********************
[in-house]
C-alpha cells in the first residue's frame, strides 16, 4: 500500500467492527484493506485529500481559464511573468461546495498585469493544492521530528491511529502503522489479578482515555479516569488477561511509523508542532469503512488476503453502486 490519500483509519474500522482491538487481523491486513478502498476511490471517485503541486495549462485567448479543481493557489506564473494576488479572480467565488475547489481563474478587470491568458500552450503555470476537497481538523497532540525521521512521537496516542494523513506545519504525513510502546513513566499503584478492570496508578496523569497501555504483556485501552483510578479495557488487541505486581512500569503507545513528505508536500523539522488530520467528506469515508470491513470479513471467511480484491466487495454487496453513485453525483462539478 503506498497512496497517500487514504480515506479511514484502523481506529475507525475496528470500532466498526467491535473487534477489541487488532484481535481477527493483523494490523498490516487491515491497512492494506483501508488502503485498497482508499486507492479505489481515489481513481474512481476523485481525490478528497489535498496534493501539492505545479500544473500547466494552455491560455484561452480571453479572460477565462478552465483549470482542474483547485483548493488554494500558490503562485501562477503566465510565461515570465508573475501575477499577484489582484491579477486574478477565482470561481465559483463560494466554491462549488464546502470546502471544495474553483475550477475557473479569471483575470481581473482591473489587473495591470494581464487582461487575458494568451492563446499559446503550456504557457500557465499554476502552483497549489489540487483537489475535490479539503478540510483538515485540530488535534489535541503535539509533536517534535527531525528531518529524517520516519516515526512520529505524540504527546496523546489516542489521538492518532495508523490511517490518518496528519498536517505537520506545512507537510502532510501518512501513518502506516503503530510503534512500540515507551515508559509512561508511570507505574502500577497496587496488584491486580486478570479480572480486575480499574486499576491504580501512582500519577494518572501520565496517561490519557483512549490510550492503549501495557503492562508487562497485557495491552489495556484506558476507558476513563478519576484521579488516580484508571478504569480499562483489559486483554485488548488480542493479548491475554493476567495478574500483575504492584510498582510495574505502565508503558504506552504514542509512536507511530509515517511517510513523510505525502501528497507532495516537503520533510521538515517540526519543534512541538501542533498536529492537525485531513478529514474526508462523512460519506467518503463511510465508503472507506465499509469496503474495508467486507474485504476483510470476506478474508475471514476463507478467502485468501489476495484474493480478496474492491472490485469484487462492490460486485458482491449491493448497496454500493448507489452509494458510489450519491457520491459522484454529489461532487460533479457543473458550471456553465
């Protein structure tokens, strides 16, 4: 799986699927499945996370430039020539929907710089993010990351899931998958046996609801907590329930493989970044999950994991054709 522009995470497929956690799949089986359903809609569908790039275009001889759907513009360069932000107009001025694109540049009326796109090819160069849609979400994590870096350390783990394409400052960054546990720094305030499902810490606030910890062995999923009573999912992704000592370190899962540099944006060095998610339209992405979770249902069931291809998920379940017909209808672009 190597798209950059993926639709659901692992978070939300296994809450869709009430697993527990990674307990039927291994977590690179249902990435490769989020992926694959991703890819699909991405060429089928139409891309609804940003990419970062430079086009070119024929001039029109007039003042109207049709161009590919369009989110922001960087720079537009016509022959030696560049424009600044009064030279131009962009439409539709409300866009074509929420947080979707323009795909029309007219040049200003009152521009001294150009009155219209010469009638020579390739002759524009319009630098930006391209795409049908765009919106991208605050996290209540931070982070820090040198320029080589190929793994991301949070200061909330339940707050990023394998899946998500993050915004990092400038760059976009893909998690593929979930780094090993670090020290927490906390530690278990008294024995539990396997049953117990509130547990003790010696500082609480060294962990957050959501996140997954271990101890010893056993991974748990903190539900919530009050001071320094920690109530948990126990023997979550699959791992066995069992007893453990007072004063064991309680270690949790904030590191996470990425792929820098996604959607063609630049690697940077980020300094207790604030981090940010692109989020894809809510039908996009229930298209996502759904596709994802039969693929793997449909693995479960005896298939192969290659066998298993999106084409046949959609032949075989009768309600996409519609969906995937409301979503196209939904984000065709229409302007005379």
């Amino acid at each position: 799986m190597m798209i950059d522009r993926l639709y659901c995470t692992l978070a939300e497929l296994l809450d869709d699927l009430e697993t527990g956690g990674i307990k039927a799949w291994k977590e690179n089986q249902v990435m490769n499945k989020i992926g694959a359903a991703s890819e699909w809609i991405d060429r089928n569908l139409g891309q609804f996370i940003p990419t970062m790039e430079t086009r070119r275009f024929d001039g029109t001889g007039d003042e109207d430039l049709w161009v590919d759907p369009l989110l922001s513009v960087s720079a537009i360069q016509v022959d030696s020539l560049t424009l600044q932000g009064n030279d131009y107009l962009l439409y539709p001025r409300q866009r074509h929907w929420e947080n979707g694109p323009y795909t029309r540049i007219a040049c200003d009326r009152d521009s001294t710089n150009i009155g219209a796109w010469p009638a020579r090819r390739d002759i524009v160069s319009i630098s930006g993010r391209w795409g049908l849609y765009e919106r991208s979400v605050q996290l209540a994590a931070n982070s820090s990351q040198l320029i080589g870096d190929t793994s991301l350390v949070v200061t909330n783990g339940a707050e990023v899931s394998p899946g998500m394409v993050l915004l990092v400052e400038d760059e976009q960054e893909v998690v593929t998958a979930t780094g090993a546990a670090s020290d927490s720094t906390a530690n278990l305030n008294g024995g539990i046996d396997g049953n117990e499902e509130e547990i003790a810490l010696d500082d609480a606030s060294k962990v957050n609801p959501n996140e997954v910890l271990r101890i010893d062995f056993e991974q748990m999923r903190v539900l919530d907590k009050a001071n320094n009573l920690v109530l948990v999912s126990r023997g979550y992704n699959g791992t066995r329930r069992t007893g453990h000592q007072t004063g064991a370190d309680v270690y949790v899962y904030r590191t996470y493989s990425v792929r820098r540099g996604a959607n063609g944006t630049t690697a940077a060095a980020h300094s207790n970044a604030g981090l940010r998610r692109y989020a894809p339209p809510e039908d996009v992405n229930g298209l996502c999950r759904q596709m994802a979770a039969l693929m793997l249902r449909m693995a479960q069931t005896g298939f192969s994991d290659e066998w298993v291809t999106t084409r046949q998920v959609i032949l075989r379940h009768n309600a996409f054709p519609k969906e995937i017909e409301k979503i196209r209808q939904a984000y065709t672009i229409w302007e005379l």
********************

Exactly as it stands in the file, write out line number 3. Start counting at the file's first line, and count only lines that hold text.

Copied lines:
């Protein structure tokens, strides 16, 4: 799986699927499945996370430039020539929907710089993010990351899931998958046996609801907590329930493989970044999950994991054709 522009995470497929956690799949089986359903809609569908790039275009001889759907513009360069932000107009001025694109540049009326796109090819160069849609979400994590870096350390783990394409400052960054546990720094305030499902810490606030910890062995999923009573999912992704000592370190899962540099944006060095998610339209992405979770249902069931291809998920379940017909209808672009 190597798209950059993926639709659901692992978070939300296994809450869709009430697993527990990674307990039927291994977590690179249902990435490769989020992926694959991703890819699909991405060429089928139409891309609804940003990419970062430079086009070119024929001039029109007039003042109207049709161009590919369009989110922001960087720079537009016509022959030696560049424009600044009064030279131009962009439409539709409300866009074509929420947080979707323009795909029309007219040049200003009152521009001294150009009155219209010469009638020579390739002759524009319009630098930006391209795409049908765009919106991208605050996290209540931070982070820090040198320029080589190929793994991301949070200061909330339940707050990023394998899946998500993050915004990092400038760059976009893909998690593929979930780094090993670090020290927490906390530690278990008294024995539990396997049953117990509130547990003790010696500082609480060294962990957050959501996140997954271990101890010893056993991974748990903190539900919530009050001071320094920690109530948990126990023997979550699959791992066995069992007893453990007072004063064991309680270690949790904030590191996470990425792929820098996604959607063609630049690697940077980020300094207790604030981090940010692109989020894809809510039908996009229930298209996502759904596709994802039969693929793997449909693995479960005896298939192969290659066998298993999106084409046949959609032949075989009768309600996409519609969906995937409301979503196209939904984000065709229409302007005379």